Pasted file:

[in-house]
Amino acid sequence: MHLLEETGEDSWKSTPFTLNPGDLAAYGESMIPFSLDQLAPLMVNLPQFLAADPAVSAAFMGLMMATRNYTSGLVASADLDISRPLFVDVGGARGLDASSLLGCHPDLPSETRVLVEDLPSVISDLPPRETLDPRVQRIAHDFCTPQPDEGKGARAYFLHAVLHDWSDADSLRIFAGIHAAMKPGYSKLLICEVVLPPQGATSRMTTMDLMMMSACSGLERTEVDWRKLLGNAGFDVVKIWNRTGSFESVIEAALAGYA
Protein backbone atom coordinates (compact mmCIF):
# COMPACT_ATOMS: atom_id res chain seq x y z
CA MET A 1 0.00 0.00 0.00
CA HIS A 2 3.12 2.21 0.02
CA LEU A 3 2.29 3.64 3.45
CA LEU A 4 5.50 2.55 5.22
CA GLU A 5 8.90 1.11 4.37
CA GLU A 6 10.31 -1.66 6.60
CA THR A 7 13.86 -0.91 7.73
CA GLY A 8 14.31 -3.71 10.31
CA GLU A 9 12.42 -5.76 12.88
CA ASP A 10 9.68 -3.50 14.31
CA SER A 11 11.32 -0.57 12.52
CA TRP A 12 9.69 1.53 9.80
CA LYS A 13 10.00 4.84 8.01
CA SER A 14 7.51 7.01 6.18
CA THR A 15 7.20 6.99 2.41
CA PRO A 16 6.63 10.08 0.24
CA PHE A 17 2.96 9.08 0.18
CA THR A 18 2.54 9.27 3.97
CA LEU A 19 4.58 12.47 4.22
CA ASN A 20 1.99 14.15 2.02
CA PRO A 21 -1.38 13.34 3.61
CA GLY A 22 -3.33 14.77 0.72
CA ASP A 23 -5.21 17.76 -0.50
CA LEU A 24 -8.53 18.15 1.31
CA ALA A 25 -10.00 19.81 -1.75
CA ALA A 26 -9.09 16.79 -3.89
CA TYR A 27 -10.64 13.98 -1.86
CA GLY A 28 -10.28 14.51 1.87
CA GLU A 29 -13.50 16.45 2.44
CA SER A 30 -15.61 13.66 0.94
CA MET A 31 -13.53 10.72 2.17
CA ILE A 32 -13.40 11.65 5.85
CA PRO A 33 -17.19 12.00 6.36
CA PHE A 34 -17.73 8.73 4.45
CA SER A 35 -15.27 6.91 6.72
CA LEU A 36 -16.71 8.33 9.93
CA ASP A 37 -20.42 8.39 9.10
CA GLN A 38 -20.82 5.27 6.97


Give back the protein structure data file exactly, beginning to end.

[in-house]
Amino acid sequence: MHLLEETGEDSWKSTPFTLNPGDLAAYGESMIPFSLDQLAPLMVNLPQFLAADPAVSAAFMGLMMATRNYTSGLVASADLDISRPLFVDVGGARGLDASSLLGCHPDLPSETRVLVEDLPSVISDLPPRETLDPRVQRIAHDFCTPQPDEGKGARAYFLHAVLHDWSDADSLRIFAGIHAAMKPGYSKLLICEVVLPPQGATSRMTTMDLMMMSACSGLERTEVDWRKLLGNAGFDVVKIWNRTGSFESVIEAALAGYA
Protein backbone atom coordinates (compact mmCIF):
# COMPACT_ATOMS: atom_id res chain seq x y z
CA MET A 1 0.00 0.00 0.00
CA HIS A 2 3.12 2.21 0.02
CA LEU A 3 2.29 3.64 3.45
CA LEU A 4 5.50 2.55 5.22
CA GLU A 5 8.90 1.11 4.37
CA GLU A 6 10.31 -1.66 6.60
CA THR A 7 13.86 -0.91 7.73
CA GLY A 8 14.31 -3.71 10.31
CA GLU A 9 12.42 -5.76 12.88
CA ASP A 10 9.68 -3.50 14.31
CA SER A 11 11.32 -0.57 12.52
CA TRP A 12 9.69 1.53 9.80
CA LYS A 13 10.00 4.84 8.01
CA SER A 14 7.51 7.01 6.18
CA THR A 15 7.20 6.99 2.41
CA PRO A 16 6.63 10.08 0.24
CA PHE A 17 2.96 9.08 0.18
CA THR A 18 2.54 9.27 3.97
CA LEU A 19 4.58 12.47 4.22
CA ASN A 20 1.99 14.15 2.02
CA PRO A 21 -1.38 13.34 3.61
CA GLY A 22 -3.33 14.77 0.72
CA ASP A 23 -5.21 17.76 -0.50
CA LEU A 24 -8.53 18.15 1.31
CA ALA A 25 -10.00 19.81 -1.75
CA ALA A 26 -9.09 16.79 -3.89
CA TYR A 27 -10.64 13.98 -1.86
CA GLY A 28 -10.28 14.51 1.87
CA GLU A 29 -13.50 16.45 2.44
CA SER A 30 -15.61 13.66 0.94
CA MET A 31 -13.53 10.72 2.17
CA ILE A 32 -13.40 11.65 5.85
CA PRO A 33 -17.19 12.00 6.36
CA PHE A 34 -17.73 8.73 4.45
CA SER A 35 -15.27 6.91 6.72
CA LEU A 36 -16.71 8.33 9.93
CA ASP A 37 -20.42 8.39 9.10
CA GLN A 38 -20.82 5.27 6.97